With 53 counties declared disaster areas already, the USDA estimated yield for Indiana released earlier this month seems high to many people.
Bob Nielsen, Purdue University Extension corn specialist, understands why many people feel that way, especially if your farm is at the epicenter of the damage from flooding and ponding this year. However, he also understands how the report might turn out to be fairly accurate.
Find out why he makes the latter comments in tomorrow's news. Here's a closer look.
"There are two legitimate points to make about differences in the August and September USDA reports," he says. The September report will be based upon information collected in the field by enumerators during the last few days of August.
"First, the August estimate is basically a reflection of plant population in Indiana, especially this year," the corn specialist says. "There weren't many fields with ears developed yet to get a feel for ear size and number of kernels per ear."
Information collected for the September report will contain that information, Nielsen says. It's possible that if ear size and kernel numbers are lower than expected, the estimate for Indiana could decline.
Part of that may hinge on how many of the samples are taken in hard-hit areas. The sampling pattern is pre-determined scientifically, and was prepared without regard to possible better or poorer areas of crops in the state.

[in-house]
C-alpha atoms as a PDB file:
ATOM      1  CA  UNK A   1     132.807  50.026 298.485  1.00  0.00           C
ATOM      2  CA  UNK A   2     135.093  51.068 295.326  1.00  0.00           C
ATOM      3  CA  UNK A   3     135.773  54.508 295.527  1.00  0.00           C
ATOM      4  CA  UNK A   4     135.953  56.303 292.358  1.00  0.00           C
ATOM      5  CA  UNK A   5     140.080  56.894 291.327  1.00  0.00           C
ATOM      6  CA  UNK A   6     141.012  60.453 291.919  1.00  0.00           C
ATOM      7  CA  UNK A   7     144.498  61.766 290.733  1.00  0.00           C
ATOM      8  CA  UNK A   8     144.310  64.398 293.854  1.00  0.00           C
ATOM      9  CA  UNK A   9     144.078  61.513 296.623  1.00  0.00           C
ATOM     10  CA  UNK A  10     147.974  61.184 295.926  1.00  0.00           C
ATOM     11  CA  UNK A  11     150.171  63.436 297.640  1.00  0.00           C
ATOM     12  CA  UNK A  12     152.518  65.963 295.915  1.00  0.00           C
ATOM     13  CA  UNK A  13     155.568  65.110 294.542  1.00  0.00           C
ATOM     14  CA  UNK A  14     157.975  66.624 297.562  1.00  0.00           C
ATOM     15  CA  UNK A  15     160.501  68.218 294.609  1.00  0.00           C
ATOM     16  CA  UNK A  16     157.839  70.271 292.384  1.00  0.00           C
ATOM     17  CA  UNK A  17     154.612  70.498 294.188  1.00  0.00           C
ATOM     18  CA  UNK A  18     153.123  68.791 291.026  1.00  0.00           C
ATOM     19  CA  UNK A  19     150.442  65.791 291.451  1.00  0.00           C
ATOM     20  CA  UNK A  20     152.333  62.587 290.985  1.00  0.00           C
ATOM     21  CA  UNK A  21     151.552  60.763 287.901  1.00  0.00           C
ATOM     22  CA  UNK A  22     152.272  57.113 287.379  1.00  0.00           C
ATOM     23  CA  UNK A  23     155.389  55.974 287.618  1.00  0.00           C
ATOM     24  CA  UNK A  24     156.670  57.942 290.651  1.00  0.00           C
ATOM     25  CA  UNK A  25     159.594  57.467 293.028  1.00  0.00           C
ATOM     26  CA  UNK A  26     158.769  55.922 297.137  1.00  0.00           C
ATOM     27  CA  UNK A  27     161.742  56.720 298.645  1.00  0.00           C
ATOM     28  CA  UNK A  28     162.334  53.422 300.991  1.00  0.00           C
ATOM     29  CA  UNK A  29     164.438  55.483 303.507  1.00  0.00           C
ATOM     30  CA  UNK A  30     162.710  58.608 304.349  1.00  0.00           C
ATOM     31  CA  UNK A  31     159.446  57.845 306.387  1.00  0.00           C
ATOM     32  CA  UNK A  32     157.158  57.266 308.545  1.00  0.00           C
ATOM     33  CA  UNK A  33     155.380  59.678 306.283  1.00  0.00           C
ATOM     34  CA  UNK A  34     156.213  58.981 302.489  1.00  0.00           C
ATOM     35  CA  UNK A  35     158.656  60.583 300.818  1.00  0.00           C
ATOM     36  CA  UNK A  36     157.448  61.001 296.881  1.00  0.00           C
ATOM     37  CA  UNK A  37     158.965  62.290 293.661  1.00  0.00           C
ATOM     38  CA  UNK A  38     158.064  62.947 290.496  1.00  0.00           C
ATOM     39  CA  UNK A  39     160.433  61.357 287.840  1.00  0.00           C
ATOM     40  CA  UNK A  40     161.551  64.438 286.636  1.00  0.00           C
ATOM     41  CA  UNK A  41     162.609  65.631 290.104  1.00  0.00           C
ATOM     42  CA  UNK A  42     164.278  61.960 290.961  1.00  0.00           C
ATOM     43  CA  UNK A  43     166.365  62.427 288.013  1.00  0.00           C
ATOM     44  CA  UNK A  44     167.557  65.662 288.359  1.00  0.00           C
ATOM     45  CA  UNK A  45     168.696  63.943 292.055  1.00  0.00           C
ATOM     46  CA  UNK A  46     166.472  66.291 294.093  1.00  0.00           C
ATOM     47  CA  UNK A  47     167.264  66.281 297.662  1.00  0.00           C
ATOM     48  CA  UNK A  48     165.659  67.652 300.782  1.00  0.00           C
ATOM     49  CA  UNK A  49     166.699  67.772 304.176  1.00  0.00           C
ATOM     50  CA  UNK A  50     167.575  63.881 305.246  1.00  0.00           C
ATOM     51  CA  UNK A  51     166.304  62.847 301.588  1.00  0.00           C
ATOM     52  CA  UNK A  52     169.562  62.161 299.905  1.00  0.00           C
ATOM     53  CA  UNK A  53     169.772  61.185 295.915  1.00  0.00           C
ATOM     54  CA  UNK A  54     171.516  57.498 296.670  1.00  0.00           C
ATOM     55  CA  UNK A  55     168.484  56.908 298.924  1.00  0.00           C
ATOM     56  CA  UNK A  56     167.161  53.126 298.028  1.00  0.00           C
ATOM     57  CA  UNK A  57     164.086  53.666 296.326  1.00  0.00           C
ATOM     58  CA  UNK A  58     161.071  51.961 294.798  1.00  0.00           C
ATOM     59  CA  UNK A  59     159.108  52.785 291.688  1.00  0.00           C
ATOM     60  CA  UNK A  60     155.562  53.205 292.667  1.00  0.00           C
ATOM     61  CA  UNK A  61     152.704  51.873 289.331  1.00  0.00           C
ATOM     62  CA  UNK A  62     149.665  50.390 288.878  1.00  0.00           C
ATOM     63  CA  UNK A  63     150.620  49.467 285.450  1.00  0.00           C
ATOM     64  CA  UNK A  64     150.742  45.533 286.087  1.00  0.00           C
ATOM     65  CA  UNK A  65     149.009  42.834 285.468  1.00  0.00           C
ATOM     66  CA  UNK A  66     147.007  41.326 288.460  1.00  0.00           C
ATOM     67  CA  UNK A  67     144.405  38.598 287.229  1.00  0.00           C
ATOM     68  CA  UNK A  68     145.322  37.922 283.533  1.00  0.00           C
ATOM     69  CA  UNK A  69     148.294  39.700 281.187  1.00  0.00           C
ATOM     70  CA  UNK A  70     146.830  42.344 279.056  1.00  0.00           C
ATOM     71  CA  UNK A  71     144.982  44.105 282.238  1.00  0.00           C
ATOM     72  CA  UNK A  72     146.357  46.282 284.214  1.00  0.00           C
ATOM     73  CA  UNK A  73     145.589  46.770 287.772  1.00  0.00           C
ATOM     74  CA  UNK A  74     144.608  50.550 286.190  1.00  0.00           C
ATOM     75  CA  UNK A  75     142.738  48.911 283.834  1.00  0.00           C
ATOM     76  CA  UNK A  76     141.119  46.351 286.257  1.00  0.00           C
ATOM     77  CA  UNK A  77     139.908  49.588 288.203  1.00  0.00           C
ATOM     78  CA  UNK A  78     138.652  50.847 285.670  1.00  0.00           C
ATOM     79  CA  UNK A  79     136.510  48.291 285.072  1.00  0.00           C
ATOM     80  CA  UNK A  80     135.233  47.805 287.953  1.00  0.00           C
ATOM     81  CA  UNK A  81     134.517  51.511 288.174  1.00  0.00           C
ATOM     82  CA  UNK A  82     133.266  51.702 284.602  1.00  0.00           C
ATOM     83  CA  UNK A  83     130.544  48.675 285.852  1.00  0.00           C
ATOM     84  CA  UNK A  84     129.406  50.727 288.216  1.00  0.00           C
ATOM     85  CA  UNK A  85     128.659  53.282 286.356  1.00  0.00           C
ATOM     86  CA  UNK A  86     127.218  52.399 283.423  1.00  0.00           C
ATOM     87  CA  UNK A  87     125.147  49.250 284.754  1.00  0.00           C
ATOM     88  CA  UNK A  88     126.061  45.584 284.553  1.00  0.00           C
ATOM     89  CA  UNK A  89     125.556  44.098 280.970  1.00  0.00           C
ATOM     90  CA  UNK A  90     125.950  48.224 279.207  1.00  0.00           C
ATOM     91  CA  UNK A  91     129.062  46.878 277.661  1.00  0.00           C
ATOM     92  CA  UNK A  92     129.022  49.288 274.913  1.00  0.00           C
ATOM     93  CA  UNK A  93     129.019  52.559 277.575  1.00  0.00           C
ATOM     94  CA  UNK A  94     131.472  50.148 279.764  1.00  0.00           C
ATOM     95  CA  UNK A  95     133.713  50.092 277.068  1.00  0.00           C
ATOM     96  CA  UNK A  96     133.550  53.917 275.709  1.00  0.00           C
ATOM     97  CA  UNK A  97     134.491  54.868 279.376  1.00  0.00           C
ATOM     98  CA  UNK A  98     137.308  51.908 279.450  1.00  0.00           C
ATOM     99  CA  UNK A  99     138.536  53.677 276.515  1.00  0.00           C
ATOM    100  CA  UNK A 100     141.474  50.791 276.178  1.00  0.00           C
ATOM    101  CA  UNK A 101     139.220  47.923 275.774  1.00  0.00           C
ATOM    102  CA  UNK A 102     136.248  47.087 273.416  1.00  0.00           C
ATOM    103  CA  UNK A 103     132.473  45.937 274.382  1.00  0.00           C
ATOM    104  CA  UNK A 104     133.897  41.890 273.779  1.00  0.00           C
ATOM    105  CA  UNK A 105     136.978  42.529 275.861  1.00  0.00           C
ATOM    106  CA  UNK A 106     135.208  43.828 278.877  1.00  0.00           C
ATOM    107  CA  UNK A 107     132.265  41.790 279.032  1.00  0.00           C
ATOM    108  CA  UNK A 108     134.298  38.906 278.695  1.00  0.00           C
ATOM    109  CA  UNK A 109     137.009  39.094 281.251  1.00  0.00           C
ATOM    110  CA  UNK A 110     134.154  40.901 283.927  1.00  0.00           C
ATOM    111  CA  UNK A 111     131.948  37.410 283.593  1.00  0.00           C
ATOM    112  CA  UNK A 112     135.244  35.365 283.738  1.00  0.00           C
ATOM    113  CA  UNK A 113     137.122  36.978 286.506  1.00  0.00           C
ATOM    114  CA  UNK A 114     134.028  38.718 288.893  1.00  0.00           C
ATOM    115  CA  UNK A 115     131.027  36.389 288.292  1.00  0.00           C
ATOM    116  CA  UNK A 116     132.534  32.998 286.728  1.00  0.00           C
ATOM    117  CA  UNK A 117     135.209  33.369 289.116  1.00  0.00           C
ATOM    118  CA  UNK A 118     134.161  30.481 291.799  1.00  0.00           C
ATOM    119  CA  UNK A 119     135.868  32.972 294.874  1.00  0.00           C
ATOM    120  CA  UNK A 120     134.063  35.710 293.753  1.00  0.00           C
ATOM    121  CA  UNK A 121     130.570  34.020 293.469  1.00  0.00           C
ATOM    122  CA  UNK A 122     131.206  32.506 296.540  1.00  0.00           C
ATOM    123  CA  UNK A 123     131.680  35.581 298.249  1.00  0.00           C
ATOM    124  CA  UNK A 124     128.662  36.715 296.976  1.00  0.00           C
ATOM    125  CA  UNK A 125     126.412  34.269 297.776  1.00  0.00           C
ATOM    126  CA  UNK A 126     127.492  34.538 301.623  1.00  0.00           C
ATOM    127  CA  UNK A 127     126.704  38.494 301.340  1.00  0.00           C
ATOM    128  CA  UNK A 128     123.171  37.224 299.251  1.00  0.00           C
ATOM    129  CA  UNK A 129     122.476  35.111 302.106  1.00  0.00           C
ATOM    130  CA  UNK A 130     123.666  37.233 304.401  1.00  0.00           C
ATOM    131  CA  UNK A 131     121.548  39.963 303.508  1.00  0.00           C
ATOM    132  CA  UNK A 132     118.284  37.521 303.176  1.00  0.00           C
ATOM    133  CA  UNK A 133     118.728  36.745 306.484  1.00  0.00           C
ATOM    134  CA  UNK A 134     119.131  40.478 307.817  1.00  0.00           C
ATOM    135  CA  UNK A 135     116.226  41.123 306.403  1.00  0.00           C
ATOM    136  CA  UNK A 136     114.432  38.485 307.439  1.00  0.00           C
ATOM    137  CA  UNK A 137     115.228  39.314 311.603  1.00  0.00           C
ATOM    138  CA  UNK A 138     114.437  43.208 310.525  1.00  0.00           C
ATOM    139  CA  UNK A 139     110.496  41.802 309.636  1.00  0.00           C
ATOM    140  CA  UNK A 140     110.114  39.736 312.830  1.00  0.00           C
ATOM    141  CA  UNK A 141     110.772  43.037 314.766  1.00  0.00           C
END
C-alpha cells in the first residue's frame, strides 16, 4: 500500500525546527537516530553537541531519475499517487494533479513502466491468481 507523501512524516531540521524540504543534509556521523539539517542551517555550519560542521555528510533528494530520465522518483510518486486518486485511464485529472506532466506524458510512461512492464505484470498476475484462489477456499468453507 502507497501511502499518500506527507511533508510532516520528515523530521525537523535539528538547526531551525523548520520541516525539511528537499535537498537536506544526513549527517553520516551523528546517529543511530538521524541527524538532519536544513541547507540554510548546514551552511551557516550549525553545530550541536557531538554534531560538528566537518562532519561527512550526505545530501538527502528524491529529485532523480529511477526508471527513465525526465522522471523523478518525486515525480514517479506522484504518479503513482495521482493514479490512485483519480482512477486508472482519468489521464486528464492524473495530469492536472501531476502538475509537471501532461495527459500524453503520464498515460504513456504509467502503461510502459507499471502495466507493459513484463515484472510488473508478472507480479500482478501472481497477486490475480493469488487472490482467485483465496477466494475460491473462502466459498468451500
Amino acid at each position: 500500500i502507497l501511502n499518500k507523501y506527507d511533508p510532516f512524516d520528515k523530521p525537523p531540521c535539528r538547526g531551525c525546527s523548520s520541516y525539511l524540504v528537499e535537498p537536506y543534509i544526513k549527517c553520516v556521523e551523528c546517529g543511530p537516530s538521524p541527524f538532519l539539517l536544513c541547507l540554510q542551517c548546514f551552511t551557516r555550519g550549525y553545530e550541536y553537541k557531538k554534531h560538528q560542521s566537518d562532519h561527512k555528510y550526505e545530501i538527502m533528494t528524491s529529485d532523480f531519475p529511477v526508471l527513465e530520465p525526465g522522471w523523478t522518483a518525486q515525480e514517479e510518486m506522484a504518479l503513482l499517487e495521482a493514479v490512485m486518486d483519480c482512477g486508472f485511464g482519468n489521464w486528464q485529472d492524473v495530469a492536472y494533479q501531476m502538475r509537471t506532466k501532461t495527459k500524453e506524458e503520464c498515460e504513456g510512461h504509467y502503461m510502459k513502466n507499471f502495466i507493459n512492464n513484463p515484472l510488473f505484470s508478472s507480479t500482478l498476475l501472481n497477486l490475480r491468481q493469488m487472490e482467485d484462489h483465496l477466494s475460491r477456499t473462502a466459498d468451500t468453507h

Second, Nielsen suspects that USDA has not yet accounted for the full impact of acres that might be abandoned due to the poor growing conditions in some of the hardest-hit counties. Some of those may be prevented-planting acres. Others may be fields which simply won't be harvested.
Unconfirmed reports indicated that in some areas of north-central Indiana, farmers were already disking up corn fields as of a few days ago. Some of those acres may be going to cover crops. That may depend upon any herbicides already sprayed on the field, and possible plant-back restrictions.
Be sure to contact your crop insurance agent before destroying any of your crop.
Tune in tomorrow for the flip side of the coin – why the USDA August estimate may not be that far from reality.